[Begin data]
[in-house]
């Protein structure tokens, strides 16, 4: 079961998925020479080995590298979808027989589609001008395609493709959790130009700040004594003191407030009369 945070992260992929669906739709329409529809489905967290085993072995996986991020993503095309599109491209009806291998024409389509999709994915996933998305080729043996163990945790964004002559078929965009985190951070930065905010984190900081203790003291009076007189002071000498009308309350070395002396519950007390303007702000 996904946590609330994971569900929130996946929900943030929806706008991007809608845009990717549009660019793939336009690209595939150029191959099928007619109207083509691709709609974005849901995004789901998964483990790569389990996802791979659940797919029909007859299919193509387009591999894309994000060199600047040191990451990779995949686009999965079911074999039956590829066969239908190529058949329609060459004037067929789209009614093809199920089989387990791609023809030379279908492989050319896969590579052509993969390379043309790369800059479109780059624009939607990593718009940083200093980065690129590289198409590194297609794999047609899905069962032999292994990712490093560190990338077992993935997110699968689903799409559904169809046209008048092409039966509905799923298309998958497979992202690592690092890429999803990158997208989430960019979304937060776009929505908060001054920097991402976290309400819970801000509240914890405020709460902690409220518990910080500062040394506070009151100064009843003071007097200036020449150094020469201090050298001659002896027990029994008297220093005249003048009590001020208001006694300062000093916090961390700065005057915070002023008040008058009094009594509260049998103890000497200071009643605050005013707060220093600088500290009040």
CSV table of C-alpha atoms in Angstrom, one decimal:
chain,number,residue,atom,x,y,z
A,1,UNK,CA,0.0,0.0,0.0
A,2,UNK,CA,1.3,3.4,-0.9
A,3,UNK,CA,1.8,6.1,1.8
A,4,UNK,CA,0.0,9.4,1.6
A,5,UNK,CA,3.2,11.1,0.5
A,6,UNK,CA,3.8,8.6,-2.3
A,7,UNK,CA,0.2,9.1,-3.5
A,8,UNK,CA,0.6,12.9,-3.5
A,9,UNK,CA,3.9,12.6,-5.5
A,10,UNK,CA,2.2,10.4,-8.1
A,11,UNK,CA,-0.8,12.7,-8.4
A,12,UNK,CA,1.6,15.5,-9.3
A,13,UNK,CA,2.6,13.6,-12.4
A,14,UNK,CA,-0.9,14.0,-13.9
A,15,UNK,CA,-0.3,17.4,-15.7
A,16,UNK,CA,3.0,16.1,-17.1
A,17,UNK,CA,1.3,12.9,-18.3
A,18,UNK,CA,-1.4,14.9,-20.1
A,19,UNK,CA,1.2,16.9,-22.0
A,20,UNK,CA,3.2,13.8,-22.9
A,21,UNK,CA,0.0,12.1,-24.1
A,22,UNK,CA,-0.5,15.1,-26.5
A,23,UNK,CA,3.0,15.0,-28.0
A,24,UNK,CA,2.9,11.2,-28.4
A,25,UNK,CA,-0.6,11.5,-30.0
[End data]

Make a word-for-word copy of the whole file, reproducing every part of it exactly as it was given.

[in-house]
């Protein structure tokens, strides 16, 4: 079961998925020479080995590298979808027989589609001008395609493709959790130009700040004594003191407030009369 945070992260992929669906739709329409529809489905967290085993072995996986991020993503095309599109491209009806291998024409389509999709994915996933998305080729043996163990945790964004002559078929965009985190951070930065905010984190900081203790003291009076007189002071000498009308309350070395002396519950007390303007702000 996904946590609330994971569900929130996946929900943030929806706008991007809608845009990717549009660019793939336009690209595939150029191959099928007619109207083509691709709609974005849901995004789901998964483990790569389990996802791979659940797919029909007859299919193509387009591999894309994000060199600047040191990451990779995949686009999965079911074999039956590829066969239908190529058949329609060459004037067929789209009614093809199920089989387990791609023809030379279908492989050319896969590579052509993969390379043309790369800059479109780059624009939607990593718009940083200093980065690129590289198409590194297609794999047609899905069962032999292994990712490093560190990338077992993935997110699968689903799409559904169809046209008048092409039966509905799923298309998958497979992202690592690092890429999803990158997208989430960019979304937060776009929505908060001054920097991402976290309400819970801000509240914890405020709460902690409220518990910080500062040394506070009151100064009843003071007097200036020449150094020469201090050298001659002896027990029994008297220093005249003048009590001020208001006694300062000093916090961390700065005057915070002023008040008058009094009594509260049998103890000497200071009643605050005013707060220093600088500290009040």
CSV table of C-alpha atoms in Angstrom, one decimal:
chain,number,residue,atom,x,y,z
A,1,UNK,CA,0.0,0.0,0.0
A,2,UNK,CA,1.3,3.4,-0.9
A,3,UNK,CA,1.8,6.1,1.8
A,4,UNK,CA,0.0,9.4,1.6
A,5,UNK,CA,3.2,11.1,0.5
A,6,UNK,CA,3.8,8.6,-2.3
A,7,UNK,CA,0.2,9.1,-3.5
A,8,UNK,CA,0.6,12.9,-3.5
A,9,UNK,CA,3.9,12.6,-5.5
A,10,UNK,CA,2.2,10.4,-8.1
A,11,UNK,CA,-0.8,12.7,-8.4
A,12,UNK,CA,1.6,15.5,-9.3
A,13,UNK,CA,2.6,13.6,-12.4
A,14,UNK,CA,-0.9,14.0,-13.9
A,15,UNK,CA,-0.3,17.4,-15.7
A,16,UNK,CA,3.0,16.1,-17.1
A,17,UNK,CA,1.3,12.9,-18.3
A,18,UNK,CA,-1.4,14.9,-20.1
A,19,UNK,CA,1.2,16.9,-22.0
A,20,UNK,CA,3.2,13.8,-22.9
A,21,UNK,CA,0.0,12.1,-24.1
A,22,UNK,CA,-0.5,15.1,-26.5
A,23,UNK,CA,3.0,15.0,-28.0
A,24,UNK,CA,2.9,11.2,-28.4
A,25,UNK,CA,-0.6,11.5,-30.0